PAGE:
ACA: Still Here Today but for How Much Longer?

Is Obamacare really dead? Only partially dead? Or is it totally alive? It’s all pretty confusing. But the short answer is that Obamacare lives and will continue to do so unless and until the U.S. Supreme Court strikes it down. The good or bad news, depending on how you feel about the issue, is that we’re drawing closer to the moment when the Supreme Court will have the opportunity to make that determination. On the other hand, they may just uphold the law, or at least part of it. And all the while, there remains the possibility, fairly unlikely, that Congress will get together and create a new law to replace Obamacare. If you want more details, keep reading.

The Recent 5th Circuit Ruling

On Dec. 18, the U.S. Court of Appeals for the 5th Circuit issued a ruling striking down part of Obamacare, aka, the Affordable Care Act (ACA), as unconstitutional. Specifically, the court found that the ACA individual mandate, i.e., the requirement that Americans carry health insurance or pay a tax penalty, is unconstitutional. But the Republicans bringing the case, Texas v. United States, didn’t get what they were really hoping for—and even expecting—a ruling finding the entire law unconstitutional. In other words, they recognized that the Fifth Circuit opens the door to saving the body of the ACA by removing the individual mandate tumor.

This position clashes directly with the lower federal court ruling of December 2018 holding that the ACA is a package deal of which the individual mandate is an essential part of that couldn’t be severed from the rest of the law. So, if the mandate was unconstitutional, the whole law must be unconstitutional as well. But the 5th Circuit wasn’t prepared to take it that far. Explain your reasoning and analysis more clearly, it instructed the lower court, and we’ll decide if you’re right.

 

Practical Impact

The punchline of the 5th Circuit ruling is that it decides nothing and serves only to prolong the case for another year by returning it to the lower court. The 5th Circuit’s ruling that the ACA mandate is unconstitutional is a moot point because Congress has already effectively eliminated the tax penalty for penalty for people who don’t have health insurance. The ruling doesn’t address what’s really at stake, namely the fate of the other elements of the ACA law at risk of being struck down, including:

  • Insurance subsidies for people who acquire health plans through ACA marketplaces;
  • The expansion of Medicaid in three dozen states;
  • The requirement that insurers cover people with pre-existing conditions;
  • The ability of young adults to stay on their parents’ insurance policies until they turn 26; and
  • No-charge preventive care for older Americans on Medicare.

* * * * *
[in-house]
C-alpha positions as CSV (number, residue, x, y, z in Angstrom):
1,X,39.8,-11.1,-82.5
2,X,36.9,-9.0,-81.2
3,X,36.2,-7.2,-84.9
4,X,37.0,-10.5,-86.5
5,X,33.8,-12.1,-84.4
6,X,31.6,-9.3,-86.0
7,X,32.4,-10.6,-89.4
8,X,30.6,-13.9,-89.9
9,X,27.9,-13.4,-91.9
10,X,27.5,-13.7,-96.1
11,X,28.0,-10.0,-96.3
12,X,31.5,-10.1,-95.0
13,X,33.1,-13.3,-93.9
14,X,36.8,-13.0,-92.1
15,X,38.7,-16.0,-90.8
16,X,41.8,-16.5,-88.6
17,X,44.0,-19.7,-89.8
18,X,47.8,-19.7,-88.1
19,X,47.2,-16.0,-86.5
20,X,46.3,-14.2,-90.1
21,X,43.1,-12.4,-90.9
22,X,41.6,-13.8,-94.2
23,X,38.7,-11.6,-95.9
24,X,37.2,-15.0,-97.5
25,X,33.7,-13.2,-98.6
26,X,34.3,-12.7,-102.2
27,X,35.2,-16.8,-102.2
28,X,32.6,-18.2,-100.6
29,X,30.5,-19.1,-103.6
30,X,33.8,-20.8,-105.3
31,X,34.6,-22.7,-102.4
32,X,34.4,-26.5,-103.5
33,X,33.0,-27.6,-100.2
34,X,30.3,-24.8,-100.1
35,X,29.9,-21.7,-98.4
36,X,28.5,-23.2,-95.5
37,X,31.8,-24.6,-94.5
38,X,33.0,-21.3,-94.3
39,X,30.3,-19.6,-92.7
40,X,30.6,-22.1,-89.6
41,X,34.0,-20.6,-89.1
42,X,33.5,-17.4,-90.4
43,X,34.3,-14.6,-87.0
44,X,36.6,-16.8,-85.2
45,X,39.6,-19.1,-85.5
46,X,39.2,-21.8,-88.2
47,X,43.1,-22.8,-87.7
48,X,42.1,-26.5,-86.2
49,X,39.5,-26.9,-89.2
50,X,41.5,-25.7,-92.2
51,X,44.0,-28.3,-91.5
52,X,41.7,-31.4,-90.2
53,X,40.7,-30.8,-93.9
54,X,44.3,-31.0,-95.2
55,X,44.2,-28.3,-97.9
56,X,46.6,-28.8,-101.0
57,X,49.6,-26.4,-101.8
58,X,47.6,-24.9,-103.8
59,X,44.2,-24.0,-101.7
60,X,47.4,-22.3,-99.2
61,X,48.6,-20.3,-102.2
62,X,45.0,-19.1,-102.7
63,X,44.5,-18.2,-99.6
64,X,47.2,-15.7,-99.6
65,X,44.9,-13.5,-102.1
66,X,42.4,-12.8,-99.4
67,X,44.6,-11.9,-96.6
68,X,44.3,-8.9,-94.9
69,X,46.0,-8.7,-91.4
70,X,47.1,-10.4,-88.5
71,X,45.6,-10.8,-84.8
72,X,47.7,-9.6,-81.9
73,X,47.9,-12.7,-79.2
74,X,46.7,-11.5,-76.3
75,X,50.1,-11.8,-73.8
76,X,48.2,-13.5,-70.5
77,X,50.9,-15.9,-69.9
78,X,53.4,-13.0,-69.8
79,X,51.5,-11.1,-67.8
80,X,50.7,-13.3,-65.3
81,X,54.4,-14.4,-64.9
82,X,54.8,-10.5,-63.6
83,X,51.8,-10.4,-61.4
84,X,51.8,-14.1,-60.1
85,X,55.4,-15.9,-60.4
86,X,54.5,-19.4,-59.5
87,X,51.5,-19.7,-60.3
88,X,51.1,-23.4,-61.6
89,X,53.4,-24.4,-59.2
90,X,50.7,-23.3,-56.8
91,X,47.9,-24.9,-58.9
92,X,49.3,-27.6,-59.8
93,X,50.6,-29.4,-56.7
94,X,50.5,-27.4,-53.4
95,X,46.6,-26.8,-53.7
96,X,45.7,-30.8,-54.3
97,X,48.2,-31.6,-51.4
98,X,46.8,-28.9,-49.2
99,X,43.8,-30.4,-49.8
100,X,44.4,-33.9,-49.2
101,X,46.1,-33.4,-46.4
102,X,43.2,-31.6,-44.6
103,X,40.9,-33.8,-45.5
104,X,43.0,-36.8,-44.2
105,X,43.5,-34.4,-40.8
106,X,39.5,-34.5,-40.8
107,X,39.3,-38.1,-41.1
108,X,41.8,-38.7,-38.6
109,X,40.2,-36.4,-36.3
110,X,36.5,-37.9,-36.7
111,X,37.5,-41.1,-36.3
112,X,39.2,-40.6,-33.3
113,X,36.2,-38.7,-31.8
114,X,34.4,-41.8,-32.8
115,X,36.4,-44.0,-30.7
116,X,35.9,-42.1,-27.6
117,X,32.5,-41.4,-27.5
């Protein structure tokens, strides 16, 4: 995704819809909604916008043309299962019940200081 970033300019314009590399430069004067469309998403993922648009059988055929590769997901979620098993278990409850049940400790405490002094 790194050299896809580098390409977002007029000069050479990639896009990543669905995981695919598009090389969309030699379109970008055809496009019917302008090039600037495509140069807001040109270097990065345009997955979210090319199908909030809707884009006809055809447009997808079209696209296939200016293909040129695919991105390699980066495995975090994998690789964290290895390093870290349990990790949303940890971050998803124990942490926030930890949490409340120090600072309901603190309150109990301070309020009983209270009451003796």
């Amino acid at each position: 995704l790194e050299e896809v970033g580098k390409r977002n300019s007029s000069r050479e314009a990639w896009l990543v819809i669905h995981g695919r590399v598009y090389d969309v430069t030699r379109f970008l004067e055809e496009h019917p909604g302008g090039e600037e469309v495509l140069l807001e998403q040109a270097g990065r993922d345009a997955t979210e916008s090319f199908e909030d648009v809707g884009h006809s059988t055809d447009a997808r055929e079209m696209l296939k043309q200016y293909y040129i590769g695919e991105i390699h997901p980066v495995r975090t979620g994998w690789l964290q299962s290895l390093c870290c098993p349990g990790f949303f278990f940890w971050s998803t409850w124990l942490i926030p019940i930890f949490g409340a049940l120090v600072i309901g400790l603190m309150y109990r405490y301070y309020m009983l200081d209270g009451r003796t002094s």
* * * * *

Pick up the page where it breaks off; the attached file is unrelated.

If the entire ACA is declared unconstitutional, an estimated 17 million Americans would lose health care coverage, and more than 50 million people with pre-existing medical conditionals could be denied health insurance.

A complete repeal would also play havoc with insurers by abolishing the ACA marketplaces. This would be devastating to managed care organizations like Anthem, Cigna, Centene that have invested so much to establish themselves in the ACA marketplaces.

Repeal would also have significant ramifications to the extent the ACA is also woven more subtly into many other aspects of the health-care system, from payment formulas for hospitals and doctors to experiments intended to nudge health-care from a system that pays for the quantity of medical services to one based on the value of care patients receive. Additionally, if ACA is declared unconstitutional, it could undermine the Trump administration’s proposals to lower drug prices.

The Latest Twist

Technically, the US v. Texas case isn’t ripe for Supreme Court review because it still has to go back down to the lower court and thence through the 5th Circuit. But on Jan. 3, a coalition of Democratic governors and attorneys general from 20 states argued that the matter can’t wait and took the unusual step of calling on the Supreme Court to step in and decide the case before the Court’s current term ends in June. “Uncertainty threatens adverse consequences for patients, providers and insurers nationwide,” according to their petition.

The ACA 20

The states that filed the petition asking the Supreme Court to rule on the US v. Texas case by June include California, Colorado, Connecticut, Delaware, Hawaii, Illinois, Iowa, Massachusetts, Michigan, Minnesota, Nevada, New Jersey, New York, North Carolina, Oregon, Rhode Island, Vermont, Virginia, Washington and the District of Columbia, as well as the Governor of Kentucky.

What Happens Next?

For the Supreme Court to take the case on an expedited basis, five of the nine justices will have to agree to hear it. Scheduling constraints dictate that the Court make and publicize its decision on the petition within a few weeks. University of Michigan law professor Nicholas Bagley, writing in the New England Journal of Medicine, suggests that the four liberal justices on the Court may opt to accept the case and then count on persuading Chief Justice John Roberts to do the same and ultimately uphold the law, the same formula that led to the upholding of the individual mandate in NFIB v. Sebelius decided by the Court six years ago. Justice Roberts has twice turned back more substantial challenges to the law and is unlikely to embrace a lawsuit as weak as this one, the professor argues.

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